By Jeanne Head, R.N.
For the past three years, an escalating decrease in transparency and the unprecedented change in process regarding negotiations on various United Nations documents—plus the exclusion of Non-Governmental Organizations (NGOs) from access to negotiations and to the working documents—is cause for alarm.
As a result the documents emerging from recent negotiations are not the result of consensus brought about after hard fought negotiations. Instead they reflect the will of the few—an illusionary or false consensus. Also, an ever-decreasing commitment to transparency is reflected in the marginalization and exclusion of NGOs, which makes it difficult to hold delegates accountable and for civil society to impact the outcome documents.
Members of the Pro-Life and Pro-Family NGO Coalition are particularly concerned. We rely on access and transparency and the negotiating powers of like-minded delegates to impact the document on issues relating to life and the family.
The principle of consensus at the UN has been an institutional hallmark, designed to protect single states from having to relinquish their sovereignty and constitutional protections in the interests of conformity with perceived political correctness.
Normally, delegates would keep negotiating provisions of a document until they could reach agreement. The final product, even though not perfect, would be a “consensus” document based on negotiation and compromise between countries with divergent views. This process resulted in many hours of hard fought discussion, often through the night.
Sometimes no consensus could be reached on controversial issues, such as those dealing with the life issues. If a few delegations held out in their opposition to language they found problematic, it was removed from the document in order to reach consensus.
But the process has changed dramatically since the April 2009 Commission on Population and Development (CPD). Historically, for the CPD and other Commissions, a document was not accepted unless all agreed. One delegate could cause the rejection of the entire document. Several years ago one delegate did just that.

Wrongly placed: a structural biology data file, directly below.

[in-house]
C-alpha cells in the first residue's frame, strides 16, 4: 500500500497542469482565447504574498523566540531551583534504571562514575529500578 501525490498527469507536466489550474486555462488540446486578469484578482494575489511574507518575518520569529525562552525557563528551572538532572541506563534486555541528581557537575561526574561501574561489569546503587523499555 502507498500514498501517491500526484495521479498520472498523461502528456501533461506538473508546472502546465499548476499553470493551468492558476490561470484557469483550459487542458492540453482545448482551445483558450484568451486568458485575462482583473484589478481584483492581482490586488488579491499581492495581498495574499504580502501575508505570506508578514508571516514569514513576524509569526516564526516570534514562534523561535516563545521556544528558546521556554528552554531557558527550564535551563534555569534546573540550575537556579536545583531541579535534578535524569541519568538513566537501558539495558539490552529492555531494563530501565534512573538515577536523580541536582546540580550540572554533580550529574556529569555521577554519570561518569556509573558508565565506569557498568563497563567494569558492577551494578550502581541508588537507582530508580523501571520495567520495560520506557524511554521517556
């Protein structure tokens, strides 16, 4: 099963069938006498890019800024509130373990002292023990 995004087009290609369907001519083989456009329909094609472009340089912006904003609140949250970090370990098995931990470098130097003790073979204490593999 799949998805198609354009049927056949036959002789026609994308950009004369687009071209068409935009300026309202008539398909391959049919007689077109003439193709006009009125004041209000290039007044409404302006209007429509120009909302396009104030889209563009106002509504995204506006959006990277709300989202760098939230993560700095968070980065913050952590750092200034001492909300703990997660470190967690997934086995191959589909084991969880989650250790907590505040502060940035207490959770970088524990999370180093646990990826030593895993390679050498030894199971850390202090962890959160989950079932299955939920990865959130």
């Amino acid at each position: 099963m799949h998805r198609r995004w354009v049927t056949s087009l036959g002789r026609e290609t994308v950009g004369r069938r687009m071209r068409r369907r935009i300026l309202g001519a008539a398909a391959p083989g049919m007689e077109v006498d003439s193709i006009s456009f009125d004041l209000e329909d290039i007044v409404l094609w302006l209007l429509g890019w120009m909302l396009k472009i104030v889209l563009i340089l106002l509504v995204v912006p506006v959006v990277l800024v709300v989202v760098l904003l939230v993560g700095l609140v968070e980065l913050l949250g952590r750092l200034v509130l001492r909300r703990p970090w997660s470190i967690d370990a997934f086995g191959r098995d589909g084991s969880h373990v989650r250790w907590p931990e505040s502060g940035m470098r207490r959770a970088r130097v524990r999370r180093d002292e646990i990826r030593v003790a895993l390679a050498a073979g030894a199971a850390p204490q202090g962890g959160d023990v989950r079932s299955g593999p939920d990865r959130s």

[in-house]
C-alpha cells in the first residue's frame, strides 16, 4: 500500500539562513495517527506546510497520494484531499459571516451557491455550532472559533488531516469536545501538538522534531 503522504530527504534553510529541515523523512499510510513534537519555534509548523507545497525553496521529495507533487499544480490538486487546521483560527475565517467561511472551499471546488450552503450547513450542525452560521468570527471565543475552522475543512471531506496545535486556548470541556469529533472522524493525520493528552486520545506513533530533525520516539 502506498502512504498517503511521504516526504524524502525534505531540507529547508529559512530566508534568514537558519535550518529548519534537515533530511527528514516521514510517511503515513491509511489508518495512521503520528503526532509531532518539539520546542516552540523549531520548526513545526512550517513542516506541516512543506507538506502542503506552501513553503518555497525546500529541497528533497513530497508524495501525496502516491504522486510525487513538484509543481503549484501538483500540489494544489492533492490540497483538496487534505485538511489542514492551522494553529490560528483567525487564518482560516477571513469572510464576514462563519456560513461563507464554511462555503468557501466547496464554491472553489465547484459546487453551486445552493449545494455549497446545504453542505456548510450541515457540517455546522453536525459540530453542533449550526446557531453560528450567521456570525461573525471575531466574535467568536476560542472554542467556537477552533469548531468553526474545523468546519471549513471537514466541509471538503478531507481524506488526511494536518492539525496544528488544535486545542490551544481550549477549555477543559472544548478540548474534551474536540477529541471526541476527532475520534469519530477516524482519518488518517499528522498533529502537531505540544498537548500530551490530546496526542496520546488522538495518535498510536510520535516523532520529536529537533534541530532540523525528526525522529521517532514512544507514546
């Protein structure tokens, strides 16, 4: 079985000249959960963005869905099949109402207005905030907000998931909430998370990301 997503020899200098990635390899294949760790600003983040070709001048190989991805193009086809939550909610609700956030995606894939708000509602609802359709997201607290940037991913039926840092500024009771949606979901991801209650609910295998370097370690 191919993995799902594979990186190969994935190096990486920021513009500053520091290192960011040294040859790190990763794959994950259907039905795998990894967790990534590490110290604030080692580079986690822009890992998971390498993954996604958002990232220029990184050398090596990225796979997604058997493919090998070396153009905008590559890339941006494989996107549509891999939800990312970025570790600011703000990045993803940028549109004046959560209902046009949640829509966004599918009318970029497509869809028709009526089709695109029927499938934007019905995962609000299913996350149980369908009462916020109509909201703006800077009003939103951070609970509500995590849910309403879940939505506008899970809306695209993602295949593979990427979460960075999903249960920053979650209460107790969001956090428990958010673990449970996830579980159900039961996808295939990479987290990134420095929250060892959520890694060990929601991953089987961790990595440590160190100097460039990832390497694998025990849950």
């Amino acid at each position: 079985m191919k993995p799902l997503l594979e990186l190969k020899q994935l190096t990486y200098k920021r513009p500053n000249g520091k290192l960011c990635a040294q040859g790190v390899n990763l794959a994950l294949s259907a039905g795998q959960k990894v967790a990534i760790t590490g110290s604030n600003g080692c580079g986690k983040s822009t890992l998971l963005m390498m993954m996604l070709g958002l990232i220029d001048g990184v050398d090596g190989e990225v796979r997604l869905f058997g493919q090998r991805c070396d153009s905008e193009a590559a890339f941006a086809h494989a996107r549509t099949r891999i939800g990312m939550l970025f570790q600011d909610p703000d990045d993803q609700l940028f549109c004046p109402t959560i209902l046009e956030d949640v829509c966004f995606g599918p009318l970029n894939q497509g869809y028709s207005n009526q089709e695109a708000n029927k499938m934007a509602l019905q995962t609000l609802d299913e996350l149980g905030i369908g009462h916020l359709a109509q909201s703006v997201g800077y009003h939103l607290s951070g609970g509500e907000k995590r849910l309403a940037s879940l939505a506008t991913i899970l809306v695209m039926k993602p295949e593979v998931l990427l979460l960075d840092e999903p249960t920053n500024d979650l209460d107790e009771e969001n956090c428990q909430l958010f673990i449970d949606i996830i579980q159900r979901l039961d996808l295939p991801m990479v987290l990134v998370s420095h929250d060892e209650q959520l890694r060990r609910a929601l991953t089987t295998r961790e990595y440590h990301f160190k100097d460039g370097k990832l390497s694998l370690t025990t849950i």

However in 2009 when no compromise could be reached on the CPD document, instead of insisting on completing the usual negotiating process, or accepting the fact that negotiations failed, the chairwoman of the meeting produced a “Chair’s Text.” This text retained most of the controversial issues related to life and family and did not reflect the will of a large number of the delegates even after one significant change insisted upon by one delegate.
The choice was: accept her text or no document at all. Contrary to established procedures, the chairwoman’s ploy carried the day and introduced a dangerous precedent—at the expense of true consensus and national sovereignty.
Since then negotiations on the documents for the CPD and the Commission on the Status of Women and some other UN documents have resulted in non-negotiated “Chair’s Texts” which belie the consensual basis for important UN documents.
Veteran UN negotiators and NGOs are concerned by this use of “Chair’s Texts” and question the current process, particularly on issues essential to the protection of life and family. Some speculate that the “Chair’s Texts” are a surreptitious way to insert controversial language, particularly relating to the life issues, that would never be accepted in open negotiations.
For example, the Friday Fax (a production of the Catholic Family and Human Rights Institute) reports that a delegate involved in a conference in early June of this year expressed bewilderment at the fact that the controversial phrase “reproductive rights” was only supported by one country during negotiations yet nevertheless remained in the resulting “Chair’s Text.”
John Klink, who negotiated on behalf of the Holy See for 16 years and subsequently served on many U.S. delegations, told the Friday Fax that he was “shocked to hear of the abrogation of the rights of sovereign states by current UN procedures which usurp the rights of delegations to conclude consensus negotiations, resulting in non-negotiated so called ‘chairman’s texts’ being forced upon delegations.”
Klink also said that it was “ironic that in this prime international forum where transparency has always been held as being of the highest priority, and sovereignty respected, that true consensus documents are being aborted in favor of ‘chairman’s texts’ on which no consensus has been reached. This is reminiscent of other places and periods in history where Chairman’s edicts have ruled the day without the benefit of the democratic process.”
“It is also striking,” he continued, “that NGOs, and through them the public that they represent, are currently excluded from most negotiations, again calling into question any real transparency in this primary forum of world governments.”
One can only wonder if these tactics are being undertaken by, amongst others, the anti-life and anti-family forces who have been unable to satisfactorily inject their ideology into the document through legitimate transparent negotiations due to the increased engagement and effectiveness of pro-life and pro-family delegates and NGOs.
Jeanne E. Head, R.N., is NRLC’s vice president for international affairs and UN representative.